OBJECTIVE: The coronavirus disease (COVID-19) increases the respiratory complications and carries a higher mortality in the immediate postoperative period. The aim of this study was to analyze the outcomes of patients with type A acute aortic syndromes (AAS) diagnosed with COVID-19 in the perioperative period. METHODS: Retrospective analysis of prospectively collected data between March and August 2020 from 20 participating cardiac surgery centers in the United Kingdom. RESULTS: Among 122 patients who underwent emergency surgical repair for type A AAS at the participating centers, 3 patients (2.5%) tested positive for COVID-19 in the preoperative screeing, and 4 cases turned to be positive in the postoperative period having been operated on an unknown COVID-19 status. Another patient was diagnosed of COVID-19 disease based on radiological features. These eight patients had increased postoperative complications, including respiratory failure, longer ventilation times, and Intensive Therapy Unit (ITU) stay and increased mortality when compared with COVID-19 negative patients. CONCLUSION: COVID-19 disease in the perioperative period of type A AAS poses a challenge. Despite the increasing morbidity and mortality associated with the virus, the prognosis of the aortic disease is poorer and emergency surgery should not be contraindicated based on the COVID-19 diagnosis alone.


Subject(s)
COVID-19 Testing , COVID-19 , Humans , Postoperative Complications/epidemiology , Retrospective Studies , SARS-CoV-2 , Syndrome , United Kingdom/epidemiology
9.
Cancer Control ; 28: 1073274821997425, 2021.
Article in English | MEDLINE | ID: covidwho-1105647

ABSTRACT

This systematic review aims to gather primary data from cancer institutions that have implemented changes to cancer service provision amid the COVID-19 outbreak to inform future intervention and health care facility response strategies. A comprehensive literature search was done on Global Health Medline and EMBASE using pertinent key words and MeSH terms relating to COVID-19 and Cancer service provision. A total of 72 articles were selected for inclusion in this systematic review. Following the narrative synthesis that was conducted of the literature, 6 core themes that encompassed common cancer service intervention adopted by institutions were identified: (1) Testing and Tracking, (2) Outreach and Communication, (3) Protection, (4) Social Distancing (5) Treatment Management, (6) Service Restructuring. Since cancer patients are a high-risk population amid the COVID-19 pandemic, these areas of targeted intervention can be used to inform necessary actions in institutions facing similar risks, based on previous learning from numerous cancer centers globally.


Subject(s)
COVID-19/epidemiology , Cancer Care Facilities/organization & administration , Neoplasms/diagnosis , Neoplasms/therapy , Communication , Humans , Infection Control/organization & administration , Pandemics , Physical Distancing , SARS-CoV-2
10.
J Healthc Leadersh ; 13: 19-26, 2021.
Article in English | MEDLINE | ID: covidwho-1088819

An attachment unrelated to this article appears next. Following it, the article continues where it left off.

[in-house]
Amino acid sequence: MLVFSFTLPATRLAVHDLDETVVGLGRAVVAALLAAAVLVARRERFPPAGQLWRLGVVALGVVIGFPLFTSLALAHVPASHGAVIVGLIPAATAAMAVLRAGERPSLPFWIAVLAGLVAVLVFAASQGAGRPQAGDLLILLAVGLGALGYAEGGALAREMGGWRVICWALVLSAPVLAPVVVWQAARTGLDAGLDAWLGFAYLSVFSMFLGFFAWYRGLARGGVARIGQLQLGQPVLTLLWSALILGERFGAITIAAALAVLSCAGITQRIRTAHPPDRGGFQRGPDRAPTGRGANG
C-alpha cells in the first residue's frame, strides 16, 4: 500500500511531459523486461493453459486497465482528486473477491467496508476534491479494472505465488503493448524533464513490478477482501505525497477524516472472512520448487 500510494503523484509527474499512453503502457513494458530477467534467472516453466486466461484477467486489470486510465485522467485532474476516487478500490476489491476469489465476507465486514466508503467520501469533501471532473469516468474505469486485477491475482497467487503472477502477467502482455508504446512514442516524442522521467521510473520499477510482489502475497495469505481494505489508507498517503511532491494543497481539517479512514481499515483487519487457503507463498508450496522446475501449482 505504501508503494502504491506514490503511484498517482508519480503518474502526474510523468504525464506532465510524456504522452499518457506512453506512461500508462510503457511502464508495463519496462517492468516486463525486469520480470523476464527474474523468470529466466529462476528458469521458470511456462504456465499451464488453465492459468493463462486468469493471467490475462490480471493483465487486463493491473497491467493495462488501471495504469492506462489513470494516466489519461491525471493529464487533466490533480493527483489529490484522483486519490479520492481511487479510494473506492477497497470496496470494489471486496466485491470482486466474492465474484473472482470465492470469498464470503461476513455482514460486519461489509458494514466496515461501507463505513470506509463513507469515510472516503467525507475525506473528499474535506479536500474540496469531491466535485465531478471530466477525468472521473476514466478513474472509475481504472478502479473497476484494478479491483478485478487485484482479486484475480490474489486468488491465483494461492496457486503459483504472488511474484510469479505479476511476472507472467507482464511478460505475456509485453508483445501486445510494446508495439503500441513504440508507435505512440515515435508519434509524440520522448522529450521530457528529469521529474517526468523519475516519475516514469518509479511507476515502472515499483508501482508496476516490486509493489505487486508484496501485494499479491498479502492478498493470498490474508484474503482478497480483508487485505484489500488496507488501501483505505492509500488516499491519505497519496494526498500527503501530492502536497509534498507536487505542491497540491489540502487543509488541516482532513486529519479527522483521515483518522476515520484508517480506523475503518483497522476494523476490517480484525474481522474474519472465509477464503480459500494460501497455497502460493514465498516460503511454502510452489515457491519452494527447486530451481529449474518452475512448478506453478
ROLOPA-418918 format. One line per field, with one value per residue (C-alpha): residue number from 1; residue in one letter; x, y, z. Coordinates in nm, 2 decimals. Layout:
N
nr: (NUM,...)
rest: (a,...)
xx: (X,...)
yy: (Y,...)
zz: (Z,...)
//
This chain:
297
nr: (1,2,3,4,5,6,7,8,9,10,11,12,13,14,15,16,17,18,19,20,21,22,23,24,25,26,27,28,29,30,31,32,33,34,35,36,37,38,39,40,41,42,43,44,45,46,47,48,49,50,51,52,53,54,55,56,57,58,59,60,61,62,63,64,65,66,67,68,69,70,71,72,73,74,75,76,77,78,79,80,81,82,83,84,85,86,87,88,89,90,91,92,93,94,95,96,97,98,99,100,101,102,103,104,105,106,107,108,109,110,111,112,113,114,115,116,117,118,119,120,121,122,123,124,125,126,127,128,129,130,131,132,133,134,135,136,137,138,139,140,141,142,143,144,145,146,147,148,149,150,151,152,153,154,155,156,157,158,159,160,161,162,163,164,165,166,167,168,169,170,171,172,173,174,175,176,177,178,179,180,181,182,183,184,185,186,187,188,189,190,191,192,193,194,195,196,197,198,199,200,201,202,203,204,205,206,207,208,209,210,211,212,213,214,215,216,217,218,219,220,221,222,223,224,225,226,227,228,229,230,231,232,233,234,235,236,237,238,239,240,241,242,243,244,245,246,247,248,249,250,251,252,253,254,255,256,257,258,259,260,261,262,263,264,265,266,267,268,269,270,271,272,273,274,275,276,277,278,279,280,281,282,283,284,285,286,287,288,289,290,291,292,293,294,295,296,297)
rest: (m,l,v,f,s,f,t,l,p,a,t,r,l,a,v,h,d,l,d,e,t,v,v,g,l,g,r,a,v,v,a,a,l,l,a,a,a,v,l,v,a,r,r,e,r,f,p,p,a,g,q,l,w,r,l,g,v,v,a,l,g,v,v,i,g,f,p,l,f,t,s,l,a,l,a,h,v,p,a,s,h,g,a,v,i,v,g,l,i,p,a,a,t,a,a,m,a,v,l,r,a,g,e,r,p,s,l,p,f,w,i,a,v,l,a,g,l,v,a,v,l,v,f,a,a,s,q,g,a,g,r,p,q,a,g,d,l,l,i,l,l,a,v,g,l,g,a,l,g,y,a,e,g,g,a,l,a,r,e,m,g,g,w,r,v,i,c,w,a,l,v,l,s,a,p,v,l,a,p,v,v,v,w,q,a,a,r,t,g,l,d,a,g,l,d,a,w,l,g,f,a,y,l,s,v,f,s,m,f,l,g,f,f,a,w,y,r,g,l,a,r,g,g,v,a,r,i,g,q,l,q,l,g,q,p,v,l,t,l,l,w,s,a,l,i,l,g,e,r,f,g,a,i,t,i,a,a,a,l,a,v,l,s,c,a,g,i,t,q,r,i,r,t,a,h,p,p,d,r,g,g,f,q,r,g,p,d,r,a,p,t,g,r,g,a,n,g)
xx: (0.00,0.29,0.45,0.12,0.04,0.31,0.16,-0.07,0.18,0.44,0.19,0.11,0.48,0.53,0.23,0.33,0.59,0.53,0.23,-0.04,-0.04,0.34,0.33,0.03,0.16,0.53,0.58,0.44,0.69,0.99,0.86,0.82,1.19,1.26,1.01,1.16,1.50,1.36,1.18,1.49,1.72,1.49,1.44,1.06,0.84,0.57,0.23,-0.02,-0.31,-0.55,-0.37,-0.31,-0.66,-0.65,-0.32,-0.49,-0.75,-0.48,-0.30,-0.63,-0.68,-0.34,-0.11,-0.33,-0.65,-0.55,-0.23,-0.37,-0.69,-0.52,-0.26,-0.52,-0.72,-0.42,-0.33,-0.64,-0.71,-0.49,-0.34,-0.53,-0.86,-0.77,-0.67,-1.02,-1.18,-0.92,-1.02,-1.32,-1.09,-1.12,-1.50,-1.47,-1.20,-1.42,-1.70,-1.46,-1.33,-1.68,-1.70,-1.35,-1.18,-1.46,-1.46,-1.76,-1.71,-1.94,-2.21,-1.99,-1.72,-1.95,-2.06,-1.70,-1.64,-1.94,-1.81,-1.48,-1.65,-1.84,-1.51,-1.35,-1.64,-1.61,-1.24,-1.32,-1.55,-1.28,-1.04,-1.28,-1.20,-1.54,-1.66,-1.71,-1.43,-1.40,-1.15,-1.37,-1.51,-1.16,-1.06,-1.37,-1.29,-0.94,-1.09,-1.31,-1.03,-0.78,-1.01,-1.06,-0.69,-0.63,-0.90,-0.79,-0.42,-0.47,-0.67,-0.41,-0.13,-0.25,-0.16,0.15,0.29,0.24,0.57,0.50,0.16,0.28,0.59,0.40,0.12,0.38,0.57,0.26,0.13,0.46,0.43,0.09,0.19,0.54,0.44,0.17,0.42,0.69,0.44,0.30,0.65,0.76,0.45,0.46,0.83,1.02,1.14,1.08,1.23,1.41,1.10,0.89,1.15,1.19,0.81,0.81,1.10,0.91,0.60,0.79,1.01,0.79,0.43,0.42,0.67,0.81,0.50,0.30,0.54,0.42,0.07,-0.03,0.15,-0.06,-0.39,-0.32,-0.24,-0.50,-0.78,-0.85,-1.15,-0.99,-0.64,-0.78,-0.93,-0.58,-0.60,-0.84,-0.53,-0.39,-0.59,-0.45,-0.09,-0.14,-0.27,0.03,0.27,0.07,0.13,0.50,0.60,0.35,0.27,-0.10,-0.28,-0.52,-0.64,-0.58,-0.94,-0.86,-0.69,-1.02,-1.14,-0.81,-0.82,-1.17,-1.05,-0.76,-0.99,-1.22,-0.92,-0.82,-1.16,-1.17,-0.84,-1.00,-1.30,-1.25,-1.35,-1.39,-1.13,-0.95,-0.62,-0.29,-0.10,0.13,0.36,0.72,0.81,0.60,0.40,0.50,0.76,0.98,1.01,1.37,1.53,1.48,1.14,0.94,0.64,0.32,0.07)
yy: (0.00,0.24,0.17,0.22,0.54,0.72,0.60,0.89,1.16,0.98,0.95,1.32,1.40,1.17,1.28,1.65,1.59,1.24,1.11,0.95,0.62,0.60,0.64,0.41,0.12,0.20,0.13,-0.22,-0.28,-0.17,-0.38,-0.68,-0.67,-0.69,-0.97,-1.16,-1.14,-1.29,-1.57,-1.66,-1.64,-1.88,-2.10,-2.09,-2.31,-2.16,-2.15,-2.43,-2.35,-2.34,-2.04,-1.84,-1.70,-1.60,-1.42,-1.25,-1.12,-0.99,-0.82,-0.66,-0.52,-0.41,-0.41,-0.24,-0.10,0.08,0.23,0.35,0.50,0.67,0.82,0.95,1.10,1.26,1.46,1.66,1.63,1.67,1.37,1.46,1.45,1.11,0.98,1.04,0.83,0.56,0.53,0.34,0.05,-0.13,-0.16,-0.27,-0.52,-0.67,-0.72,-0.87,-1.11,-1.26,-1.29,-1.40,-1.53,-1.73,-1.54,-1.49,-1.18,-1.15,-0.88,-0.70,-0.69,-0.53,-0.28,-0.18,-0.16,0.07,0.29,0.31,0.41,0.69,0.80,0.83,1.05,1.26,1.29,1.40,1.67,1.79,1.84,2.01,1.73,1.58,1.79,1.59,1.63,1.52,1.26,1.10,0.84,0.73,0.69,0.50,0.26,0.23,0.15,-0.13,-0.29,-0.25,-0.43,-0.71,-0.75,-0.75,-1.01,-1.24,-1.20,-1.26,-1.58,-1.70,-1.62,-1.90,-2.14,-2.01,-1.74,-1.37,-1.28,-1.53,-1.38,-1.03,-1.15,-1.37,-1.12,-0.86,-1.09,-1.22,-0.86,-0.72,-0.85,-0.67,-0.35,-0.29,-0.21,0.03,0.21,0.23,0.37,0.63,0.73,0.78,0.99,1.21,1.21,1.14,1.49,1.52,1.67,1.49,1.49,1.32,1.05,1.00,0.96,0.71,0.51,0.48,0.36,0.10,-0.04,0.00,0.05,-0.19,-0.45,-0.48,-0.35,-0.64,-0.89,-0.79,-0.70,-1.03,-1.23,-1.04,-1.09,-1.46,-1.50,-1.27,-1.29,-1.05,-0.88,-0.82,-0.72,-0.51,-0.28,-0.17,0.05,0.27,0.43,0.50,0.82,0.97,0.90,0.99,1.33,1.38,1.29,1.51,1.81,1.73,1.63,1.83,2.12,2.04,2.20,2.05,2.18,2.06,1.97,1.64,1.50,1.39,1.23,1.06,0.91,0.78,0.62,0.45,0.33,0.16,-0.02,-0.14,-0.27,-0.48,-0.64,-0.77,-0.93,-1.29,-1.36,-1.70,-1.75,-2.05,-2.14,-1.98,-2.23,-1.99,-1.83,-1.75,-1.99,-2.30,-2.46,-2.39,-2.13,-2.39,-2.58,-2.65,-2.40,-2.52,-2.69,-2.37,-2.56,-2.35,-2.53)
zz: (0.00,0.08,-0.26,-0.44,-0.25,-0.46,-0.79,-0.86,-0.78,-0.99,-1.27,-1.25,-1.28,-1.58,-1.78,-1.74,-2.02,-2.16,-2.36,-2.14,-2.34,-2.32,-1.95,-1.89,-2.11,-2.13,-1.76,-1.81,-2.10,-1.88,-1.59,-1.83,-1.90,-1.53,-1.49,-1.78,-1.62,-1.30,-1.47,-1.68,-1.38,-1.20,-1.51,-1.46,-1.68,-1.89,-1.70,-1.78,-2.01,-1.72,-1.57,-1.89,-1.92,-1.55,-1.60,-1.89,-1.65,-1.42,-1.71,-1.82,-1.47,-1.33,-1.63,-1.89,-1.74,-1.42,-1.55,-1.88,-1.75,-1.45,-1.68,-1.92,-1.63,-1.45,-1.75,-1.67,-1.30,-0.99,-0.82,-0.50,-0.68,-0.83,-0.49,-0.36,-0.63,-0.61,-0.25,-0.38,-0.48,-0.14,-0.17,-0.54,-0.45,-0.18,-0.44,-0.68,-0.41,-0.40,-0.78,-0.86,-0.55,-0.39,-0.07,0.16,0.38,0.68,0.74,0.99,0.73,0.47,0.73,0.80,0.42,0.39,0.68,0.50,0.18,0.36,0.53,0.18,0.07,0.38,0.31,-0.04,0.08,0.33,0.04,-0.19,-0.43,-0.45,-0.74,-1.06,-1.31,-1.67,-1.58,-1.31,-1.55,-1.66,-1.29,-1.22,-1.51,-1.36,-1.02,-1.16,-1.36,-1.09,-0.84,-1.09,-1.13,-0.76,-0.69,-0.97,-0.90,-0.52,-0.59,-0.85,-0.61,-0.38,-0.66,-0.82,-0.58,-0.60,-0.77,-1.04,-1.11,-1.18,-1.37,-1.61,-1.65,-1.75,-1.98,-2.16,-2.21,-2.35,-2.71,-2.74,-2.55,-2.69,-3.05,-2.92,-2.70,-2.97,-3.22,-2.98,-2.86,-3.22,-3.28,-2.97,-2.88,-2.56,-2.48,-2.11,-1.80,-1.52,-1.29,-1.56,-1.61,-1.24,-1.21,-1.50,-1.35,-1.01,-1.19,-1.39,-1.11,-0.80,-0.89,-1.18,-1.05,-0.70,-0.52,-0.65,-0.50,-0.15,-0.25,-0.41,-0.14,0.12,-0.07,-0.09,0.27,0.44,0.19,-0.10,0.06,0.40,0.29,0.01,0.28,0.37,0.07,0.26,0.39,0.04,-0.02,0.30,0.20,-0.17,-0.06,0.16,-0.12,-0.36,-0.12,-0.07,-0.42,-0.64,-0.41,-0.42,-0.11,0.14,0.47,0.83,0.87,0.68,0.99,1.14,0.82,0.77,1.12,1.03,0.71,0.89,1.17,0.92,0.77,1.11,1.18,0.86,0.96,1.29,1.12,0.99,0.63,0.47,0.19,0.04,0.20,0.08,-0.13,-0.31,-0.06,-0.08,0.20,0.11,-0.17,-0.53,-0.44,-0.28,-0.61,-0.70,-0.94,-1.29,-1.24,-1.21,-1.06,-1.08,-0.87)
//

ABSTRACT

Inequalities in health have existed for many decades and have led to unjust consequences in morbidity and mortality. These have become even more apparent during the COVID-19 pandemic with individuals from black and minority ethnic groups, poorer socioeconomic backgrounds, urban and rurally deprived locations, and vulnerable groups of society suffering the full force of its effects. This review is highlighting the current disparities that exist within different societies, that subsequently demonstrate COVID-19, does in fact, discriminate against disadvantaged individuals. Also explored in detail are the measures that can and should be taken to improve equality and provide equitable distribution of healthcare resources amongst underprivileged communities.

11.
J Card Surg ; 36(5): 1729-1733, 2021 May.
Article in English | MEDLINE | ID: covidwho-1075870

ABSTRACT

The coronavirus disease 2019 (COVID-19) pandemic has increased the burden on hospital staff world-wide. Through the redistribution of scarce resources to these high-priority cases, the cardiac sector has fallen behind. In efforts to reduce transmission, reduction in direct patient-physician contact has led to a backlog of cardiac cases. However, this accumulation of postponed or cancelled nonurgent cardiac care seems to be resolvable with the assistance of technology. From telemedicine to artificial intelligence (AI), technology has transformed healthcare systems nationwide. Telemedicine enables patient monitoring from a distance, while AI unveils a whole new realm of possibilities in clinical practice, examples include: traditional systems replacement with more efficient and accurate processing machines; automation of clerical process; and triage assistance through risk predictions. These possibilities are driven by deep and machine learning. The two subsets of AI are explored and limitations regarding "big data" are discussed. The aims of this review are to explore AI: the advancements in methodology; current integration in cardiac surgery or other clinical scenarios; and potential future roles, which are innately nearing as the COVID-19 era urges alternative approaches for care.


Subject(s)
COVID-19 , Cardiac Surgical Procedures , Artificial Intelligence , Humans , Pandemics , SARS-CoV-2
12.
Curr Opin Pulm Med ; 27(3): 163-168, 2021 05 01.
Article in English | MEDLINE | ID: covidwho-1072464

ABSTRACT